a story lives forever
Register
Sign in
Form submission failed!

Stay signed in

Recover your password?
Register
Form submission failed!

Web of Stories Ltd would like to keep you informed about our products and services.

Please untick here if you DO NOT wish us to contact you about our products and services.

I have read and accepted the Terms & Conditions.

Please note: Your email and any private information provided at registration will not be passed on to other individuals or organisations without your specific approval.

Video URL

You must be registered to use this feature. Sign in or register.

Loading the player... If you can't see this video please get the Flash Player.

NEXT STORY

Student life at Columbia in the 1950s

RELATED STORIES

The early influence of the movies
Michael Chapman Film-maker
Comments (0) Please sign in or register to add comments

I was born in... in Wellesley, Massachusetts in 1935 – Wellesley is a suburb of Boston – and my father was a teacher in a high school in Wellesley for many years, sort of much beloved, Goodbye Mr Chips sort of teacher. And my mother was a housewife until my brother and I were... didn't have to be looked after all the time, and then she became a librarian in a town, not Wellesley, but nearby where we had moved when I was in the third grade. And I grew up in a perfectly ordinary... I can't remember quite what the word, a shabby, genteel, something, whatever, not genteel, no, but... but, I mean, on the... on the pay of a high school teacher, but perfectly nice, you know, solid family. And I was of an age where there was no television when I was young, and movies were everything as far as any sort of visual information or entertainment went, and even when I was a small child in Wellesley, the... for some reason the Wellesley school system had Wednesday afternoons off, and just little children, I am amazed that they... it was... was a more innocent age I guess, let us take the bus. We took the bus down to Wellesley Hills to the Colonial Theatre and saw movies that, for children, on... on Wednesday afternoons... and then when we moved to Sherburne I took the bus every Saturday afternoon, just about to... Sherburne was a tiny little country town without anything, but we... we took the bus to Framingham, which was the large town nearby, where there were three theatres, and where there, every Saturday afternoon there were Westerns and various things for kids, and... and I was devoted to movies as a child, as... as all the other children were, because there was no television. We could listen to serials, like Captain Midnight on the radio, but for anything really exciting we had to see movies and... and was there a whole culture of... of children going to movies, and movies aimed at children, really small children. Abbott and Costello movies and... and Westerns and things like that, almost all in black and white, and almost all what would be considered, you know, just barely B movies now, in terms of price and... and production and all that. And also, and... and I only have... only recently realized what an influence they must have been on me, also newsreels. I was reading a book by Godard, it was talking about newsreels and I realized how much newsreels probably meant to me, because in those days they were almost always shot on... there was... of course, they were all black and white, but they were almost always shot in... in 35 millimeter, you know the Imo was the... was the combat camera of the Second World War, in the United States it was a 35 millimeter camera, so they were really beautiful big negatives, and... and amazing footage, because the newsreels, when I was a child, were of the Second World War, so there would be, you know, airplanes flying and bombs exploding and... and battleships firing huge cannons and things, and they were extraordinarily powerful images of... of a world far away from Wellesley or Sherburne, Massachusetts, but... and far more engrossing and, I mean, what... what seemed like the real world, and they must have had a... a vast influence on my thought... thinking about movies I think, and I didn't realize that until many years later. But they certainly did, as did Abbott and Costello and the Westerns and all the things we saw as children. But I didn't have any idea that movies were made by ordinary mortals like myself, you know, that a little boy from... from Massachusetts could go and make movies, I... and it never even occurred to me. Nor did it occur to me, years later when I was more or less grown up.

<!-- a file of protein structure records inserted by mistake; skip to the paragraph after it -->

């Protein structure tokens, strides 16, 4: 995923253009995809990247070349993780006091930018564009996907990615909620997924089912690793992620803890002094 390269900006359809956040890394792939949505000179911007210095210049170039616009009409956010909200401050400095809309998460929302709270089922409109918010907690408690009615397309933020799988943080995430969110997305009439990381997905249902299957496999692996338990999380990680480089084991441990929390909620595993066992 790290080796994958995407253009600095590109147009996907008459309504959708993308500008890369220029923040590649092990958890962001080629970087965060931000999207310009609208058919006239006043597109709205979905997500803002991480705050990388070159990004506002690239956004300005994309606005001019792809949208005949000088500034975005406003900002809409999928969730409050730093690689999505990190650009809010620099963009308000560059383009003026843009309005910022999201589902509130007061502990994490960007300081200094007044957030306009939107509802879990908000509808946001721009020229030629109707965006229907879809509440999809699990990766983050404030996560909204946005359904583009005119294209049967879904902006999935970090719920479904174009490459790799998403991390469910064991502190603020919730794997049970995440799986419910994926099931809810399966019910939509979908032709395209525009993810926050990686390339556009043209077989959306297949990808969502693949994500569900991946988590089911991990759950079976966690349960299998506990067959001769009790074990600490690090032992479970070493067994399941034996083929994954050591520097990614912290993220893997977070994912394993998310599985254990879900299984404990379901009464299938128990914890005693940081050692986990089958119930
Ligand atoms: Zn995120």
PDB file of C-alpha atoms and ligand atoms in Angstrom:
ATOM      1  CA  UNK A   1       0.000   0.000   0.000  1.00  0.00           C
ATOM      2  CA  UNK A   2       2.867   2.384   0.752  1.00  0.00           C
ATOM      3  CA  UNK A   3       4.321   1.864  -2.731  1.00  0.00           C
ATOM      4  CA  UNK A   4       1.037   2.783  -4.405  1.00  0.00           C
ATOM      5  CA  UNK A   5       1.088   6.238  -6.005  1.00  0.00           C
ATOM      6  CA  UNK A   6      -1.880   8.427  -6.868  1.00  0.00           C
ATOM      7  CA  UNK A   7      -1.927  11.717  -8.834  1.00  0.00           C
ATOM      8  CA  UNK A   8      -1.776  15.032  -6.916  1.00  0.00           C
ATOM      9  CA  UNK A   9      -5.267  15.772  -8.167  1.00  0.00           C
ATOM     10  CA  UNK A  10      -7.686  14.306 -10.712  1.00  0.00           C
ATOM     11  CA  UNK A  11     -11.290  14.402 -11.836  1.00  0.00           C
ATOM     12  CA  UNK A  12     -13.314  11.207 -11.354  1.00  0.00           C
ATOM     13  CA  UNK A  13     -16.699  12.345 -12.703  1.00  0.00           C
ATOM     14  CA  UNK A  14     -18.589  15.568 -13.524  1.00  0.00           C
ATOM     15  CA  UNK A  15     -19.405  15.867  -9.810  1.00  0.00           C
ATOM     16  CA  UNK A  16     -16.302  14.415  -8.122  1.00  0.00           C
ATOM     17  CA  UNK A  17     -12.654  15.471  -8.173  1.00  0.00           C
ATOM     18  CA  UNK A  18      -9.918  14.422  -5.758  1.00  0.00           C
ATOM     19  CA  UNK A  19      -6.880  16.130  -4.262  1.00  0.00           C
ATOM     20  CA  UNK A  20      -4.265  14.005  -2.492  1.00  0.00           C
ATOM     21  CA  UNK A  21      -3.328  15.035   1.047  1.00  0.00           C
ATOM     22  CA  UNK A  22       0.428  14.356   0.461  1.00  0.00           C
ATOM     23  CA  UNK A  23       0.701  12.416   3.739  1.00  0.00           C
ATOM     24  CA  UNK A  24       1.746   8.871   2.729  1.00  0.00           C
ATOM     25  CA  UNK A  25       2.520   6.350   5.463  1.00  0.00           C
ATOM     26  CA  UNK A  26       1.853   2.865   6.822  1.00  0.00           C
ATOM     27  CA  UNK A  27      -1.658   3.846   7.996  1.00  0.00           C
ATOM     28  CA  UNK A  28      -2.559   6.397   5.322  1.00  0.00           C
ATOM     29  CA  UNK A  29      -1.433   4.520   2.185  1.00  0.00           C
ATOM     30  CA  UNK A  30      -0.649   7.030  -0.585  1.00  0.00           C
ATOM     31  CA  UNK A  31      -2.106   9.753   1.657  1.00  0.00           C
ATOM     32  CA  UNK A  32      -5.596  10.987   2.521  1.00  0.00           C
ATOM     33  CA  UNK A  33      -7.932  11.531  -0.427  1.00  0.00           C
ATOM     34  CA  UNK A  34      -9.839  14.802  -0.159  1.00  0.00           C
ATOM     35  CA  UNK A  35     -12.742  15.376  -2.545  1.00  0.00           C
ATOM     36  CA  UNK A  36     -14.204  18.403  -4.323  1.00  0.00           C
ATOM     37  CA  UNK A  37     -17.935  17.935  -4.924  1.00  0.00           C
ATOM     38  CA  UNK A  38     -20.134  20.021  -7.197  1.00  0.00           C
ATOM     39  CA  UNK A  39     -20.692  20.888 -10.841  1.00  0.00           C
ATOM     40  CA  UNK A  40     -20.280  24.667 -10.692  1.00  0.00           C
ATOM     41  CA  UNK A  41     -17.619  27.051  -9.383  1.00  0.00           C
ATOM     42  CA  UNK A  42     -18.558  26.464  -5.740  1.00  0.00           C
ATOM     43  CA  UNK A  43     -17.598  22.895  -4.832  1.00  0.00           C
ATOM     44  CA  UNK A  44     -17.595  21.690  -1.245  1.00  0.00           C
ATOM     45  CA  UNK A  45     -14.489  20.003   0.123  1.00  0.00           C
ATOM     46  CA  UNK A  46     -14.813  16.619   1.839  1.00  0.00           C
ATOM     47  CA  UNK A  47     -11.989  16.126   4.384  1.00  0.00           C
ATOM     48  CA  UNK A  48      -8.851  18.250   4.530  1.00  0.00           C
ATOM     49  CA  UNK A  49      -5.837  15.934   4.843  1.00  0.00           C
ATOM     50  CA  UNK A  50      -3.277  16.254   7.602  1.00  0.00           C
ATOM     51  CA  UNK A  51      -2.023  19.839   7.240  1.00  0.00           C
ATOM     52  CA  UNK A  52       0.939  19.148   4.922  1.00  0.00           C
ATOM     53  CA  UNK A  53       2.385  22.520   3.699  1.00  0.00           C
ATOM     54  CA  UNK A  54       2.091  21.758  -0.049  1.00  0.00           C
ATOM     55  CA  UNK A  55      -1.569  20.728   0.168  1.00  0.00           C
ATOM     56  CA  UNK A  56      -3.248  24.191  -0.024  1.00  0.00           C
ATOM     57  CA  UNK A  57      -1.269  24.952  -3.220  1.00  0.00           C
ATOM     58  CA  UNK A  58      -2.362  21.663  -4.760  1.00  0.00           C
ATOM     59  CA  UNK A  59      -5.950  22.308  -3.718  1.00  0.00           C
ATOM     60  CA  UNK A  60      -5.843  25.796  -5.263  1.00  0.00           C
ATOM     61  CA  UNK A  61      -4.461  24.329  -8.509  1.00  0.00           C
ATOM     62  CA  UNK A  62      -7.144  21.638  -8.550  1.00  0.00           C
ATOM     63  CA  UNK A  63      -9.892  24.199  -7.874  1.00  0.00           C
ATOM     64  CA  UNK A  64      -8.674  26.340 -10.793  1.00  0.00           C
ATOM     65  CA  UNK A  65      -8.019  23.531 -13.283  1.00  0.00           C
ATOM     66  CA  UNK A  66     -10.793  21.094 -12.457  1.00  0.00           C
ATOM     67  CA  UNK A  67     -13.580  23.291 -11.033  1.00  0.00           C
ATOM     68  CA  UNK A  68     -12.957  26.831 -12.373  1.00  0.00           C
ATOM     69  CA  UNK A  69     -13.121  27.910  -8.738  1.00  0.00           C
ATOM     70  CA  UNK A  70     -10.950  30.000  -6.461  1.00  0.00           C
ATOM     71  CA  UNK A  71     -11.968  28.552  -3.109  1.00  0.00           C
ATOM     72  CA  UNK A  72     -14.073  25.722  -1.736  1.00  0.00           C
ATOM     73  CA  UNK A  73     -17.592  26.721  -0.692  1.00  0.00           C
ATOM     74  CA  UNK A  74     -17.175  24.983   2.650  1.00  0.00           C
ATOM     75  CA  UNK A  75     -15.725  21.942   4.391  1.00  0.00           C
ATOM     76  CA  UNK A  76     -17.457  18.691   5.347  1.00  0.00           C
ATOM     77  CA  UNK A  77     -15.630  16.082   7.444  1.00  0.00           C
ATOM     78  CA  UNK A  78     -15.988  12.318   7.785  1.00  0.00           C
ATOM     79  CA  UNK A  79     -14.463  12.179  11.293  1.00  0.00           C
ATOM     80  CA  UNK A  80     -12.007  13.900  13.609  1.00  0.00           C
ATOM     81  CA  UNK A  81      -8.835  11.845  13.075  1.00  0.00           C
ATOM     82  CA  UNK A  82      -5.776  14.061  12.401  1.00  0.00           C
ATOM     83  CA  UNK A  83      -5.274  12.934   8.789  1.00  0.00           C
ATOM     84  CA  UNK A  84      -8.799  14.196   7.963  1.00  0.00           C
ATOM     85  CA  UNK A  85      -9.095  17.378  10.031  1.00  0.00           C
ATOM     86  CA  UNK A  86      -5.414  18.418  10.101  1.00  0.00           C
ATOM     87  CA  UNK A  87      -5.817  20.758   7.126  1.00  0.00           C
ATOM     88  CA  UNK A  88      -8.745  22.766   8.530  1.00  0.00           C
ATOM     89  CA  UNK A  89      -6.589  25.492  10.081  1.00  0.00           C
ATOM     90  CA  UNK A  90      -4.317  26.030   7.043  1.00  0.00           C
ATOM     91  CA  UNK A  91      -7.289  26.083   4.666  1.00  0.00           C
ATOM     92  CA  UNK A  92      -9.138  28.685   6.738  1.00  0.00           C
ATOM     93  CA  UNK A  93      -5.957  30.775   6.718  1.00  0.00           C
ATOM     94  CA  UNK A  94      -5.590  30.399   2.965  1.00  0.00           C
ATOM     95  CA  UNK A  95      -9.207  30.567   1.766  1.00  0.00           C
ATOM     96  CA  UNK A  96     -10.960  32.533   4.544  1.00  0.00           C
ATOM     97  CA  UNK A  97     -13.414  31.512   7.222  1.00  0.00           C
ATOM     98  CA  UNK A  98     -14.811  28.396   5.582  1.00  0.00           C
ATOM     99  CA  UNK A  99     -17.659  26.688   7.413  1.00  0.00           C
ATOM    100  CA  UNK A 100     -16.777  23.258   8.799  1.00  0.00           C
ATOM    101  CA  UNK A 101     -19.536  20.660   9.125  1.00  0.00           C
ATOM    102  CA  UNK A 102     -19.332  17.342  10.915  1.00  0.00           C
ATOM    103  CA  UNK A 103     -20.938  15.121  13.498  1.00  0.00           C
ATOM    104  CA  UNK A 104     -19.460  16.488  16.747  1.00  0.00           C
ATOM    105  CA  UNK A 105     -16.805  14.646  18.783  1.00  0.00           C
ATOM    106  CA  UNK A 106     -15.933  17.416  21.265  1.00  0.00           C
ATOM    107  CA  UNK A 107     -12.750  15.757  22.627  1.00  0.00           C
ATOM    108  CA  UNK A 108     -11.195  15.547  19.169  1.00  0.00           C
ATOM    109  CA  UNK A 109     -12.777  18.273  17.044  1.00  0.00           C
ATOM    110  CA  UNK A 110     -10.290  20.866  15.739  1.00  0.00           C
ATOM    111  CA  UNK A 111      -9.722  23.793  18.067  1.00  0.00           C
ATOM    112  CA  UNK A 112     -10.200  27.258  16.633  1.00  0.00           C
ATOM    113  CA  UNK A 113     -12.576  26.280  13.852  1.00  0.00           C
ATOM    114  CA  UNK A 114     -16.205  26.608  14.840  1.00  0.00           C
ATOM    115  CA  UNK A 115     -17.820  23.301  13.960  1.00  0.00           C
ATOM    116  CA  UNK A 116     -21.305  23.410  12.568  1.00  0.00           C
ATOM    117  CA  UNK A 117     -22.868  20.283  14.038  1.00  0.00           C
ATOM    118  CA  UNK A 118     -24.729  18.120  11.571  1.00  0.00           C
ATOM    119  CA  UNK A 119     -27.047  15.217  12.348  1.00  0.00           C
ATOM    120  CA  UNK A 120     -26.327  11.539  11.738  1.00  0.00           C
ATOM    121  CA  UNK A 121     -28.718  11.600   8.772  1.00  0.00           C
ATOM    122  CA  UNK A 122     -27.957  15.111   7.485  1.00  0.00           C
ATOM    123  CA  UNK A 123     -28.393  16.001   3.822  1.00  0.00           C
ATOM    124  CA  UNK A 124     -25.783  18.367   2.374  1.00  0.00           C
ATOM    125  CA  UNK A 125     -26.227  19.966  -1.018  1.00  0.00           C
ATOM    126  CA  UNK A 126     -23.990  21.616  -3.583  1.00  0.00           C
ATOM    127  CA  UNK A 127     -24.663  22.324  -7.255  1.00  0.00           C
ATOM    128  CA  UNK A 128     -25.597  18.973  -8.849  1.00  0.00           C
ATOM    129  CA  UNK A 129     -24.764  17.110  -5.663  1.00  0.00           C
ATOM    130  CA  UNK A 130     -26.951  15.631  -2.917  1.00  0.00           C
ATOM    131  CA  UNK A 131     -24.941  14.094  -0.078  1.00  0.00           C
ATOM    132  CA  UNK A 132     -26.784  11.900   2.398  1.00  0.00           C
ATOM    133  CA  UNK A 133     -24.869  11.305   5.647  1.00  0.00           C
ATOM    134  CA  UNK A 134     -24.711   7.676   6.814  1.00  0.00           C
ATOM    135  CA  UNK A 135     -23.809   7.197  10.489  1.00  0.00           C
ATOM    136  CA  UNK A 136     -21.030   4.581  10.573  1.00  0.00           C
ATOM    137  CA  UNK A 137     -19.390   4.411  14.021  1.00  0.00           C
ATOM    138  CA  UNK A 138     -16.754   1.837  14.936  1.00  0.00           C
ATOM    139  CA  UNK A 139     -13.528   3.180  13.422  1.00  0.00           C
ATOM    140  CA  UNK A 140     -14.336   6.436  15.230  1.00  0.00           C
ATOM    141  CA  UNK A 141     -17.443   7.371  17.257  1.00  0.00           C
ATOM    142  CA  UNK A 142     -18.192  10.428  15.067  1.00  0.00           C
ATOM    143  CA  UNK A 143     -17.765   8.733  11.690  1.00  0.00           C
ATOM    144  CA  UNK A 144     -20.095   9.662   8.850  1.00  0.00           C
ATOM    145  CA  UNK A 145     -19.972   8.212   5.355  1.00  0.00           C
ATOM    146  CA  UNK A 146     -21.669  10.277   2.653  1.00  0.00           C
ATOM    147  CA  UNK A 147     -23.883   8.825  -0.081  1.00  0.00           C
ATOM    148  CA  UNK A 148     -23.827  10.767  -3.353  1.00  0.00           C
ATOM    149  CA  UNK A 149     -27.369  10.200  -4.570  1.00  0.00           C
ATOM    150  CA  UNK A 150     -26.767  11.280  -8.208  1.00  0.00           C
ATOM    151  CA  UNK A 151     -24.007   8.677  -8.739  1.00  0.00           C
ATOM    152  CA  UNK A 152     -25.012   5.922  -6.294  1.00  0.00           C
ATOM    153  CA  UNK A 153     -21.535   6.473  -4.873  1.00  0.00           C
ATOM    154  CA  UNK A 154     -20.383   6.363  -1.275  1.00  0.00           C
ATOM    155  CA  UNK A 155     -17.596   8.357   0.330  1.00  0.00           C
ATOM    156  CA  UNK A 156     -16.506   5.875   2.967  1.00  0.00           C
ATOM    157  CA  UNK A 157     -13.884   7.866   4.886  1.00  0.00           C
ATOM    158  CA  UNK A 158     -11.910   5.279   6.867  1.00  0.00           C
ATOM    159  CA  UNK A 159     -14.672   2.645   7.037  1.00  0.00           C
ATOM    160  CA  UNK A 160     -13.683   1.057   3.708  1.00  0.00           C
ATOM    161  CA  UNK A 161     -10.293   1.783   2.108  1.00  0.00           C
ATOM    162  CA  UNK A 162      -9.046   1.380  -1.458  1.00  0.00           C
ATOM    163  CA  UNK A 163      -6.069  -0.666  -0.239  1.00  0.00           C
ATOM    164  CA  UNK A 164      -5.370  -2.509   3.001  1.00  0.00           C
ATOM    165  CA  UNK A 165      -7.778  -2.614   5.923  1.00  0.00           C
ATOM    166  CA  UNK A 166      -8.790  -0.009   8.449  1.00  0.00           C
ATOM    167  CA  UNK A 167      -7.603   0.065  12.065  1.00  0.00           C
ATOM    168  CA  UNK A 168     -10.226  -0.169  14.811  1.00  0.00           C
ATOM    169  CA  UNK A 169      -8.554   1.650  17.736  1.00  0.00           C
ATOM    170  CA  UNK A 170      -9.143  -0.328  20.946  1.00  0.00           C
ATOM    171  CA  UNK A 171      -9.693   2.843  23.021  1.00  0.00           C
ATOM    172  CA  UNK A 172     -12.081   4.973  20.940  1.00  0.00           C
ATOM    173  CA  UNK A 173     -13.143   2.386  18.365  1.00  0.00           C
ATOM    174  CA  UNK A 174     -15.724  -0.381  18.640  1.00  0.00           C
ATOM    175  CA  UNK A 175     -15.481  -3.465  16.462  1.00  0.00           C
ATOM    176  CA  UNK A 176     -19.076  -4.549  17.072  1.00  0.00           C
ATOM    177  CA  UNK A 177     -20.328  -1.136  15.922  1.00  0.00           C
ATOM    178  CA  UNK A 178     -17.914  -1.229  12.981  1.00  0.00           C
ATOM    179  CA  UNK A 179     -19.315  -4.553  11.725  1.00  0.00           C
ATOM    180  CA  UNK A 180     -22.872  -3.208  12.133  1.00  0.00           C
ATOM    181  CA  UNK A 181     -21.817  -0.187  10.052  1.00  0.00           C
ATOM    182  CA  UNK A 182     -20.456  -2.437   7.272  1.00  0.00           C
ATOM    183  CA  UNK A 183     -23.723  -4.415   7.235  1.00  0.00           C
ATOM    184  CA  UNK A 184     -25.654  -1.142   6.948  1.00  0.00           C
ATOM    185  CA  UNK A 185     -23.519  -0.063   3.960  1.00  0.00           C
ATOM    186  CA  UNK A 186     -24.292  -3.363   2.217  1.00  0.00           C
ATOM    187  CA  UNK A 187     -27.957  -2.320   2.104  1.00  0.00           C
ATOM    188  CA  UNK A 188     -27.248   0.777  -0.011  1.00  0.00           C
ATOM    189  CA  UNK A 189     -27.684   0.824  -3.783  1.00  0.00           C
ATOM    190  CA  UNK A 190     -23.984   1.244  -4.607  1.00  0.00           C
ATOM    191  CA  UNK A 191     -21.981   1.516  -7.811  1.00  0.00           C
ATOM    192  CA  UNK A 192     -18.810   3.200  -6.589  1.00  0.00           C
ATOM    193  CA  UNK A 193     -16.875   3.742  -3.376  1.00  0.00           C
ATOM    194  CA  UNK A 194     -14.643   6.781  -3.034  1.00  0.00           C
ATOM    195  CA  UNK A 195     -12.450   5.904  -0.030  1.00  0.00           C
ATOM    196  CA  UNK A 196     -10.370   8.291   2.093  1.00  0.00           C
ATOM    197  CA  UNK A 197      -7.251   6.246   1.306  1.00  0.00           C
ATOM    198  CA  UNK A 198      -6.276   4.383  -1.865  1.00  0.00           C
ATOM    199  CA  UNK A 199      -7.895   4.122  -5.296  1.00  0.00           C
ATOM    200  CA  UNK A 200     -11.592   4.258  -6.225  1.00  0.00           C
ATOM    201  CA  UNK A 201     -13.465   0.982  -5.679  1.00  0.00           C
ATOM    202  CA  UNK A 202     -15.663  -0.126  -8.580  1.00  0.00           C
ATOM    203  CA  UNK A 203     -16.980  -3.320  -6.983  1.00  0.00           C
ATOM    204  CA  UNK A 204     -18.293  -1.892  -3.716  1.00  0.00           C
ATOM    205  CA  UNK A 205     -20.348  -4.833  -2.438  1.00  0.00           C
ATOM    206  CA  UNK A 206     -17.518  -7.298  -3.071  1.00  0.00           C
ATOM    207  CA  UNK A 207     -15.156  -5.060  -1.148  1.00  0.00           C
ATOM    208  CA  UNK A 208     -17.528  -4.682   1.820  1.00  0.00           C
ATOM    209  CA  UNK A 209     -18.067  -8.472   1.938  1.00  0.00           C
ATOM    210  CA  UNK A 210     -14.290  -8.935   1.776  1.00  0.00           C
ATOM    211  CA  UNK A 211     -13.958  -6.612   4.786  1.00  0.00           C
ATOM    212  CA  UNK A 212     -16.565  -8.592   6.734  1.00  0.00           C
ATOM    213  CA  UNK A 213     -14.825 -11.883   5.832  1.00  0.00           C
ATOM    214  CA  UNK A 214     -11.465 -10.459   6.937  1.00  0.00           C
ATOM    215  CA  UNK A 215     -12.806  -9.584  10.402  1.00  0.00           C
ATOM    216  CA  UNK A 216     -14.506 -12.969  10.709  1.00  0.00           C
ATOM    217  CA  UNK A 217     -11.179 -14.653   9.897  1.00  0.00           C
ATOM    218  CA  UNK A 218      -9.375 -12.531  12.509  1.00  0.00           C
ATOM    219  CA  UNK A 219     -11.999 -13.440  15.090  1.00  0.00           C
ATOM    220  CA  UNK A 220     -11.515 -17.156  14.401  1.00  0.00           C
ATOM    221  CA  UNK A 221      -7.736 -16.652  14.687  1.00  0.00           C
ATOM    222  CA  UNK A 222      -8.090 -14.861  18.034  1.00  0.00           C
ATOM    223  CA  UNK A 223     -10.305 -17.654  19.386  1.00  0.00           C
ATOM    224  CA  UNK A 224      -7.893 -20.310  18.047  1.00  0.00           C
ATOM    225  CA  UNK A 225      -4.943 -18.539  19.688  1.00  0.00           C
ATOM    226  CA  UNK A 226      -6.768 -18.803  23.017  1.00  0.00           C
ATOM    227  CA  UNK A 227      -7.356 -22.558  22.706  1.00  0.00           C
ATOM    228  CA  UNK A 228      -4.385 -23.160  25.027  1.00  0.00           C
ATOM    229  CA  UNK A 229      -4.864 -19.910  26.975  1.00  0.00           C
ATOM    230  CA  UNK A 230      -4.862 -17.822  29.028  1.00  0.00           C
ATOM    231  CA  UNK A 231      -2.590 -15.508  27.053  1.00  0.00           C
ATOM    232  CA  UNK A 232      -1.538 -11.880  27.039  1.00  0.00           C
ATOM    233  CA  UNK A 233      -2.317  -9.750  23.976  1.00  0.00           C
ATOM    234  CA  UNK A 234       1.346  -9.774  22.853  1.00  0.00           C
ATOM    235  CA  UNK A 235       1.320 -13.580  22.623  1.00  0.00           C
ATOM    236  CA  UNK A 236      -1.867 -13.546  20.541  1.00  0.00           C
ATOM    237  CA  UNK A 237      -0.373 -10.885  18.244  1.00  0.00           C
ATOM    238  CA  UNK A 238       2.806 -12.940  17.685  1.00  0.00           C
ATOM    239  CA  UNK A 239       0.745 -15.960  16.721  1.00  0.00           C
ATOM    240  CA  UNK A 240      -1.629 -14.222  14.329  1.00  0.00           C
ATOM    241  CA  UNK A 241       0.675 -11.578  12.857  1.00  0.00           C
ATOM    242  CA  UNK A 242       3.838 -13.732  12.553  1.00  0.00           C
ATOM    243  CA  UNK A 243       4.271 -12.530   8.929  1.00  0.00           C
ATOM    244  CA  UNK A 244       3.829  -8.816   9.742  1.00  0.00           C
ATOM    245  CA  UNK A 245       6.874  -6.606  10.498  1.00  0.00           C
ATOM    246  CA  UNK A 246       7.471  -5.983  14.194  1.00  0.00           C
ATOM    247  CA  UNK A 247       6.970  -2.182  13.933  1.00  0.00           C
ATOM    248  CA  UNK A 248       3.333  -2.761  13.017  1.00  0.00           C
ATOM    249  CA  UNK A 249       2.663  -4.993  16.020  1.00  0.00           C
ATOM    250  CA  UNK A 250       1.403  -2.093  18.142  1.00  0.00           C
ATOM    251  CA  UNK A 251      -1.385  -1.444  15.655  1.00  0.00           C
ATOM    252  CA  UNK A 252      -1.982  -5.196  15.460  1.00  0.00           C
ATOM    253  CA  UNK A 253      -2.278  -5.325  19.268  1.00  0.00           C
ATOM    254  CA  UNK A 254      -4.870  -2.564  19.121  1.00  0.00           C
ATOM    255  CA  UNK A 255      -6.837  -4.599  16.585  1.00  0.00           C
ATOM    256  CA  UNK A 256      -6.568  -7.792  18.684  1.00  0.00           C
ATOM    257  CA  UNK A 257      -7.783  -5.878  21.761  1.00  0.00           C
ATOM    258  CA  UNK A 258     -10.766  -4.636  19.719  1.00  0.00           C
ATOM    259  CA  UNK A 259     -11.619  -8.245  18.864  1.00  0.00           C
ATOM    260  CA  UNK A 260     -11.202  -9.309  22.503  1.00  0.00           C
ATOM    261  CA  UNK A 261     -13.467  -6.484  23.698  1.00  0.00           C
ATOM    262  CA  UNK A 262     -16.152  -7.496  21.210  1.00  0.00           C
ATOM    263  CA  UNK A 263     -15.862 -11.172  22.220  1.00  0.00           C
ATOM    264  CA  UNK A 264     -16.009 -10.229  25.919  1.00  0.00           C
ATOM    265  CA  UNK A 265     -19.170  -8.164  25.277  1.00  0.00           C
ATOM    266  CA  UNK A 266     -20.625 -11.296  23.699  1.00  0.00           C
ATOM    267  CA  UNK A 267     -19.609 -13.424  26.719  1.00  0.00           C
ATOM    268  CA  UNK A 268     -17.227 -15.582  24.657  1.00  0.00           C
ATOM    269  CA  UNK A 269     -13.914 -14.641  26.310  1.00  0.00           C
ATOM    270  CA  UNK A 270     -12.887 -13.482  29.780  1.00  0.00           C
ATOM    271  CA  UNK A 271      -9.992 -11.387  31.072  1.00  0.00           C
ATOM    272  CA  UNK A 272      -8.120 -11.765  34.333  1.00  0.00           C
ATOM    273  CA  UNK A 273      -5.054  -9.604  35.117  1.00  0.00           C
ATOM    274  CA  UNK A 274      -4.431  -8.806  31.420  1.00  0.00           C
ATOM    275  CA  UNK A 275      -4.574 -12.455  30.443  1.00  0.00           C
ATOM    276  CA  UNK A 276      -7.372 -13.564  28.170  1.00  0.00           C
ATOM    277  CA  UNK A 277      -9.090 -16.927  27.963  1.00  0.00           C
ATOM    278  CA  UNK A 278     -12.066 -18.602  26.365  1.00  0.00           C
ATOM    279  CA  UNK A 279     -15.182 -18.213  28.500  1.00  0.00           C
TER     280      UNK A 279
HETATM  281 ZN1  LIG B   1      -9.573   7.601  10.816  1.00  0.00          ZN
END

Michael Chapman, an American cinematographer, has had a huge influence on contemporary film-making, working on an impressive array of classic films including 'Taxi Driver', 'Raging Bull', 'The Lost Boys' and 'The Fugitive'.

Listeners: Glen Ade Brown

British Director of Photography and Camera Operator Glen Ade Brown settled in Los Angeles 10 years ago.

He has been working on features, commercials and reality TV. He played an instrumental role in the award-winning ABC Family series "Switched" and is also a recipient of the Telly and the Cine Golden Eagle awards for Best Cinematography. He was recently signed by the Judy Marks Agency and is now listed in her commercial roster.

Tags: Sherburne, Massachusetts, Goodbye Mr Chips, Captain Midnight, Abbott and Costello

Duration: 3 minutes, 47 seconds

Date story recorded: May 2004

Date story went live: 24 January 2008